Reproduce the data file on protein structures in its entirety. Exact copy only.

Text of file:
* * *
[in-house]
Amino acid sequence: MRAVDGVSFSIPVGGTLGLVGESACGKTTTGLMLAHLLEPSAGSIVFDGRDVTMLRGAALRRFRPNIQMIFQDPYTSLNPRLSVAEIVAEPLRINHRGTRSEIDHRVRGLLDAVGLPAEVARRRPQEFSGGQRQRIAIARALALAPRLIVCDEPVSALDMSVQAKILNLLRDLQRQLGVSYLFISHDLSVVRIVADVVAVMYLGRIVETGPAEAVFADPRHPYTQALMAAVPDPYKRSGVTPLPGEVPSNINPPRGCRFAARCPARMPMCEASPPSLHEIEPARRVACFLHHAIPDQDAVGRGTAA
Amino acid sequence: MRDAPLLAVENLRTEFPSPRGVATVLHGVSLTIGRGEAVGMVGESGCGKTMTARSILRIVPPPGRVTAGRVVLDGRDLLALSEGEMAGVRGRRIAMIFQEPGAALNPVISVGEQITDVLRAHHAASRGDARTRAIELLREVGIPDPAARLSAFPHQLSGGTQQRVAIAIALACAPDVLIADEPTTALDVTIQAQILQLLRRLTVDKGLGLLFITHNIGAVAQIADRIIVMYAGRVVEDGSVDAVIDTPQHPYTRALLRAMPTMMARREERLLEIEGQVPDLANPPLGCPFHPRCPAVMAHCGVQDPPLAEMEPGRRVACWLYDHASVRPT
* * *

[in-house]
Amino acid sequence: MRAVDGVSFSIPVGGTLGLVGESACGKTTTGLMLAHLLEPSAGSIVFDGRDVTMLRGAALRRFRPNIQMIFQDPYTSLNPRLSVAEIVAEPLRINHRGTRSEIDHRVRGLLDAVGLPAEVARRRPQEFSGGQRQRIAIARALALAPRLIVCDEPVSALDMSVQAKILNLLRDLQRQLGVSYLFISHDLSVVRIVADVVAVMYLGRIVETGPAEAVFADPRHPYTQALMAAVPDPYKRSGVTPLPGEVPSNINPPRGCRFAARCPARMPMCEASPPSLHEIEPARRVACFLHHAIPDQDAVGRGTAA
Amino acid sequence: MRDAPLLAVENLRTEFPSPRGVATVLHGVSLTIGRGEAVGMVGESGCGKTMTARSILRIVPPPGRVTAGRVVLDGRDLLALSEGEMAGVRGRRIAMIFQEPGAALNPVISVGEQITDVLRAHHAASRGDARTRAIELLREVGIPDPAARLSAFPHQLSGGTQQRVAIAIALACAPDVLIADEPTTALDVTIQAQILQLLRRLTVDKGLGLLFITHNIGAVAQIADRIIVMYAGRVVEDGSVDAVIDTPQHPYTRALLRAMPTMMARREERLLEIEGQVPDLANPPLGCPFHPRCPAVMAHCGVQDPPLAEMEPGRRVACWLYDHASVRPT